Since the 1986 discovery of high-temperature superconductivity in copper-oxide compounds called cuprates, scientists have been trying to understand how these materials can conduct electricity without resistance at temperatures hundreds of degrees above the ultra-low temperatures required by conventional superconductors. These properties, beyond being a real scientific challenge, are also of huge interest for industrial purposes allowing potentially huge savings in generating and transporting electricity.
One of the best material candidates for a high-temperature superconductor is still the cuprates. Recent results are suggesting the cause of the phenomenon is linked to the fluctuating stripes. Experiments have established charge stripes as universal in underdoped cuprate superconductors. However, alternative interpretations based on itinerant electrons exist, and conclusive experimental evidence for fluctuating stripes remains elusive.
In 2017, a team from Standford showed numerical evidence of these fluctuating stripes in high-temperature superconductors cuprates leading the way to a better understanding of the phenomenon. Their main idea was that thermal and quantum fluctuations cause static stripes to melt into a fluctuating state with dynamic correlations. Suspecting this fluctuating form, they used a numerical quantum Monte Carlo simulation to demonstrate the dynamic of the system. They based their theory on the three-band Hubbard model, which represents the local electronic structure of the copper-oxygen plane.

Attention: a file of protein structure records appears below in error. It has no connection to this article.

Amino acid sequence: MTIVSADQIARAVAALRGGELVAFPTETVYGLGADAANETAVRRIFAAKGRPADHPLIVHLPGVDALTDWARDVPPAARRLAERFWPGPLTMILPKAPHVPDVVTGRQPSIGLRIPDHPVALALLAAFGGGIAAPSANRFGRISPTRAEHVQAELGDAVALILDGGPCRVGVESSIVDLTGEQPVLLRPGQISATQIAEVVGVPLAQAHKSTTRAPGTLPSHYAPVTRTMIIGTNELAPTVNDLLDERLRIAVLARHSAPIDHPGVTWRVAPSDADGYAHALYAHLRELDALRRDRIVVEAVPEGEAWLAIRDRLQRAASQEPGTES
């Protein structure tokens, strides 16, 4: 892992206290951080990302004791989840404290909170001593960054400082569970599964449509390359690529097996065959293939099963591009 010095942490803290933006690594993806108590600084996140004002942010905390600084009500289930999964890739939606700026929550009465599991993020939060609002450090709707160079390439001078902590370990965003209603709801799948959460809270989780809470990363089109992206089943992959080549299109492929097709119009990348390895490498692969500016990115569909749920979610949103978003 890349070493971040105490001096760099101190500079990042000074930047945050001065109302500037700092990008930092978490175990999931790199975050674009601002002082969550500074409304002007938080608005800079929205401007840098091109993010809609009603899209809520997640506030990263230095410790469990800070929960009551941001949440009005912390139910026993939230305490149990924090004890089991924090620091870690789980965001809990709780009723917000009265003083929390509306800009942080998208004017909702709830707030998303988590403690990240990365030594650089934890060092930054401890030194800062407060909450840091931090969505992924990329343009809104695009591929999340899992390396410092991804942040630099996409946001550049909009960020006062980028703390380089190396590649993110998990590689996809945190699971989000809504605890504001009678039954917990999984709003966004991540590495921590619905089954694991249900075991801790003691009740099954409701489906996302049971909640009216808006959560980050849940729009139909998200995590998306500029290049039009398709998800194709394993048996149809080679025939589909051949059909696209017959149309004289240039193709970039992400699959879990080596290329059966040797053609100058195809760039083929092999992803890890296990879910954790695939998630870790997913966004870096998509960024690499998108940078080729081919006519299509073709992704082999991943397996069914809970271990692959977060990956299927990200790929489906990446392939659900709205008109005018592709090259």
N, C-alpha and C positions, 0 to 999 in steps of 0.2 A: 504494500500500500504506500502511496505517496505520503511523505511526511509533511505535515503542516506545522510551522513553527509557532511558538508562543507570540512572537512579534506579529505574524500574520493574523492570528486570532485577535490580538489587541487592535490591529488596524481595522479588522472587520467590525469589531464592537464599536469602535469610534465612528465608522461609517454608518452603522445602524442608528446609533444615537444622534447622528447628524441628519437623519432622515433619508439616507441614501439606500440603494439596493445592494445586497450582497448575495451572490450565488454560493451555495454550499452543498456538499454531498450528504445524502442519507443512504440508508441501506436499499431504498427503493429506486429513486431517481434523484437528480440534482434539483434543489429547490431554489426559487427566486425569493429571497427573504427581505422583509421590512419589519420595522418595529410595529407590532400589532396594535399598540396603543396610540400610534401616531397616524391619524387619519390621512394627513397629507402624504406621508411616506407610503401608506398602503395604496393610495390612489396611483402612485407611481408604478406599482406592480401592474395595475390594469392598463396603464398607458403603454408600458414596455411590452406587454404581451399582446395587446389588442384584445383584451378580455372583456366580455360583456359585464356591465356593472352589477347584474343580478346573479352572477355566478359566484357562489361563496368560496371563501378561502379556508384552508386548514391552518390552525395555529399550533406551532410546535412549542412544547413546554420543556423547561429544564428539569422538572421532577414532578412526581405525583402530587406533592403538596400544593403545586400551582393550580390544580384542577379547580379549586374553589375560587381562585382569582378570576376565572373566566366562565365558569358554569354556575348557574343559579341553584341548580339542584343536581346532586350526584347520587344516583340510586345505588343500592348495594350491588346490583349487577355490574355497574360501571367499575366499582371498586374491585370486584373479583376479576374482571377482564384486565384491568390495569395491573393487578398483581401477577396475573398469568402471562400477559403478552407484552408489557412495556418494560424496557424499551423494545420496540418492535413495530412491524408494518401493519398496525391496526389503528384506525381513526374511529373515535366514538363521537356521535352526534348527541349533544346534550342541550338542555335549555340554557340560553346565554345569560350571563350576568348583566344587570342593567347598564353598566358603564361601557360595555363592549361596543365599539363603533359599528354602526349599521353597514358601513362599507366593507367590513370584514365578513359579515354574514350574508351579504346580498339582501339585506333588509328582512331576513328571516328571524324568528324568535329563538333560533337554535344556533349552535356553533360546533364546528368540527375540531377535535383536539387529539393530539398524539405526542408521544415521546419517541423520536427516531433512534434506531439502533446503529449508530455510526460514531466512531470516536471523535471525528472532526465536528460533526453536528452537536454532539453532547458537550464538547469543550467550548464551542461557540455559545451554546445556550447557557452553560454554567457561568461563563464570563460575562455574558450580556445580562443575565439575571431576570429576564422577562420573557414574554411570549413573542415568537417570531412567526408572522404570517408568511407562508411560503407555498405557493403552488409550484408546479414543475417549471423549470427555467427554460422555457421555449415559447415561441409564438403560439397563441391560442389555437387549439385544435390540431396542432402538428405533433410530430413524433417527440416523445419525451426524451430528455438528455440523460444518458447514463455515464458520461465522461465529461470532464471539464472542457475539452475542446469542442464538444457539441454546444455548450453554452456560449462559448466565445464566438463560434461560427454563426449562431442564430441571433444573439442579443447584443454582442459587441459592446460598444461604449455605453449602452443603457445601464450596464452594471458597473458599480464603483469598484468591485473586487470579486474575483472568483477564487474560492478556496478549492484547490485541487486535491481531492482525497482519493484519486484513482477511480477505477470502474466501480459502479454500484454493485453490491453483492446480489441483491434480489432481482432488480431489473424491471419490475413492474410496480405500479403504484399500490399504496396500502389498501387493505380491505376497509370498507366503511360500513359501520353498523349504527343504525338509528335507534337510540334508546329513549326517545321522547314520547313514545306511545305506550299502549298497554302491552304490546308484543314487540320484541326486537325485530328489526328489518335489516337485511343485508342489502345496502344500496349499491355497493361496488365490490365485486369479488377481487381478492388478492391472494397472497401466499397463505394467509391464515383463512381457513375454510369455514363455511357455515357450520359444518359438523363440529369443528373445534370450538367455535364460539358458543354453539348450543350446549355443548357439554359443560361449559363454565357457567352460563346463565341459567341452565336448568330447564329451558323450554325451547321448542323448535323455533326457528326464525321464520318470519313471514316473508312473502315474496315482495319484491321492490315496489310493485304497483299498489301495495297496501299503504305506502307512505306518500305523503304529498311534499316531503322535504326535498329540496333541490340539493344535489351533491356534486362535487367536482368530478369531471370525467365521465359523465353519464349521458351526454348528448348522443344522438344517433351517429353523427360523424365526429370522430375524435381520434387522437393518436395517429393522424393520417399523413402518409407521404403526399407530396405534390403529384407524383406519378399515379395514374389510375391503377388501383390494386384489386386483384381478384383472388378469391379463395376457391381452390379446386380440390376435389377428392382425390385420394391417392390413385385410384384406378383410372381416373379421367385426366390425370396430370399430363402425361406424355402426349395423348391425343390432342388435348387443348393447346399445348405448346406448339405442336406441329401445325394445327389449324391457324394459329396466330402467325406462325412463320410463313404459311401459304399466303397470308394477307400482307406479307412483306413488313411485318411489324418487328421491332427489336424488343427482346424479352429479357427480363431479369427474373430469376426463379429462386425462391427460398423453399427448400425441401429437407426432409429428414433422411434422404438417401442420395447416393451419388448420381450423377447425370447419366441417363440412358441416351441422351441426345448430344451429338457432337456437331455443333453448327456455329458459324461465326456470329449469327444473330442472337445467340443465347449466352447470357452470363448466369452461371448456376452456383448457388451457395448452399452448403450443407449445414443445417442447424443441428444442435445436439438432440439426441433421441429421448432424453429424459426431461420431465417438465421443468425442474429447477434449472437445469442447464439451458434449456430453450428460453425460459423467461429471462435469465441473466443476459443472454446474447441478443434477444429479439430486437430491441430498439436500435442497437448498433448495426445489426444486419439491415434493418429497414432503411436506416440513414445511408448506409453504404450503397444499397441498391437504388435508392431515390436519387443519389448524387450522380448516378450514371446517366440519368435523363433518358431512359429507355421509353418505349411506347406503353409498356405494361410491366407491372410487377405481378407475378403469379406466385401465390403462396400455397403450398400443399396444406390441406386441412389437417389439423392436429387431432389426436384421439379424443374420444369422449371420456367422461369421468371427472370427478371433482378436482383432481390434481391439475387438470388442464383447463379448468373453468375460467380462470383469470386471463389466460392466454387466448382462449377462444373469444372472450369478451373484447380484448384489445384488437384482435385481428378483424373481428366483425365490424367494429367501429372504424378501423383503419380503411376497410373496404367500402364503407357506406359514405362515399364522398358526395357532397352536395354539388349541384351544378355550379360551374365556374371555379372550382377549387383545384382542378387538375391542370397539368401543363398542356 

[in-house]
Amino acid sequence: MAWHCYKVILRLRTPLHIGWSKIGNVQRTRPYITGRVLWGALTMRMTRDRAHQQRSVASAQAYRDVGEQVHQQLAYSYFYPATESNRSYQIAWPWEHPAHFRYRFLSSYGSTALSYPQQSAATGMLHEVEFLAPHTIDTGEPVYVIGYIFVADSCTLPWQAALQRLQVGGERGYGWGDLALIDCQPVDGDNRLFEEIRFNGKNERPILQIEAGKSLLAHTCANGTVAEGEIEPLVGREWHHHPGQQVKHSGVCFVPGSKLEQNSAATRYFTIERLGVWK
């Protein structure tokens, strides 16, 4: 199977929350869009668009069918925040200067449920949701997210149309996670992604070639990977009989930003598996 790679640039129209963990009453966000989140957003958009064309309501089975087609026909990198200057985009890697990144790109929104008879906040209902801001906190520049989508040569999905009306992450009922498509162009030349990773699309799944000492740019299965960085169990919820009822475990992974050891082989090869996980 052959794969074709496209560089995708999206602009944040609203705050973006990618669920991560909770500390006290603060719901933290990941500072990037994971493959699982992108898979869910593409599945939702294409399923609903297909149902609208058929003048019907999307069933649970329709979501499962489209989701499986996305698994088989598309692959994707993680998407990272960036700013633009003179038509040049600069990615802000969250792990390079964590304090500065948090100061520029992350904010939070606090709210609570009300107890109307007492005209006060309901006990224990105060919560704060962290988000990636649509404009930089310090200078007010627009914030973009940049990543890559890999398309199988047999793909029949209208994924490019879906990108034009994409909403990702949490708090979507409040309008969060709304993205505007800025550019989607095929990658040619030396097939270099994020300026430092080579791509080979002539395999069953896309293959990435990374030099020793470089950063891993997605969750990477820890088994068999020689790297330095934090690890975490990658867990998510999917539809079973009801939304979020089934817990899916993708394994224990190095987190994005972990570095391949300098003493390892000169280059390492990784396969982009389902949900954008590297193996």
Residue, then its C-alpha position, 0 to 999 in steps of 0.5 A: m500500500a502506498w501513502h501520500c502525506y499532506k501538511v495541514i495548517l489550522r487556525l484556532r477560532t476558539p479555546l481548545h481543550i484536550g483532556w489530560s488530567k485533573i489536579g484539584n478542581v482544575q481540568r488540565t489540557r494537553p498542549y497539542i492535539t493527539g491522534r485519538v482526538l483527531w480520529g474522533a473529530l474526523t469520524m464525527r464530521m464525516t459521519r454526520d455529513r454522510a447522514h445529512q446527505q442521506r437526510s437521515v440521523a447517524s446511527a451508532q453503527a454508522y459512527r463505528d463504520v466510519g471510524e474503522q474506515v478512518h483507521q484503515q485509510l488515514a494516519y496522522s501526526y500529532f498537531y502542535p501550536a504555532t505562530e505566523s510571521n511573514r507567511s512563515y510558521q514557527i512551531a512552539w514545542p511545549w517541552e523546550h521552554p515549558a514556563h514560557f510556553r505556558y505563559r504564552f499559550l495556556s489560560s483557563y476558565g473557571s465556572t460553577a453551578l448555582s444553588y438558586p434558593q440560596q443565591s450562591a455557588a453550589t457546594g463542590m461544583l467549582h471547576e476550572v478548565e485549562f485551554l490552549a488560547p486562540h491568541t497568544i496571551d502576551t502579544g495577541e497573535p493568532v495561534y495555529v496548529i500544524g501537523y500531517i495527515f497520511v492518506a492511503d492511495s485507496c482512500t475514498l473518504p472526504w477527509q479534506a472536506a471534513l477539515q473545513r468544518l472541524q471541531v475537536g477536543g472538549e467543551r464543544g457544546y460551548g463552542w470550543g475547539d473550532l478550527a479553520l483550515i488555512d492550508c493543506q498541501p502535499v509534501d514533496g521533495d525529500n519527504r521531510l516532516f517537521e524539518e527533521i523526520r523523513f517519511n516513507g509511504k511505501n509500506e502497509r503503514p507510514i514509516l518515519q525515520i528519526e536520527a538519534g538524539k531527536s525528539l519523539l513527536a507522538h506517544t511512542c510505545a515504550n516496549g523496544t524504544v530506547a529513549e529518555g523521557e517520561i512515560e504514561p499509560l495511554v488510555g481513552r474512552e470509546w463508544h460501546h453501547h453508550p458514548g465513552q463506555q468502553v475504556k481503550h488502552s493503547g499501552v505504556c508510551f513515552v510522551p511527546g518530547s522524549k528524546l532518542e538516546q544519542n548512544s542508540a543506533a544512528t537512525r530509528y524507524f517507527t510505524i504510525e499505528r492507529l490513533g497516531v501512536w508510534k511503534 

Their results showed robustness to varying parameters, cluster size, and boundary conditions. It showed that in the disordered phase, stripes maintain their characteristics and periodicity in a fluctuating form, while being robust to variations. The fluctuating stripe order observed up to such high temperatures is a strong piece of corroborating evidence that these phenomena are strong enough to affect all electronic properties.
There’s reason to think that stripes of charges and spin may be intimately tied to the emergence of high-temperature superconductivity in these materials, which was discovered 30 years ago but so far is not understood or explained.
Edwin Huang, Stanford Institute for Materials and Energy Sciences (SIMES)
The next step will be to answer the question of whether or how the fluctuating stripes figure into superconductivity.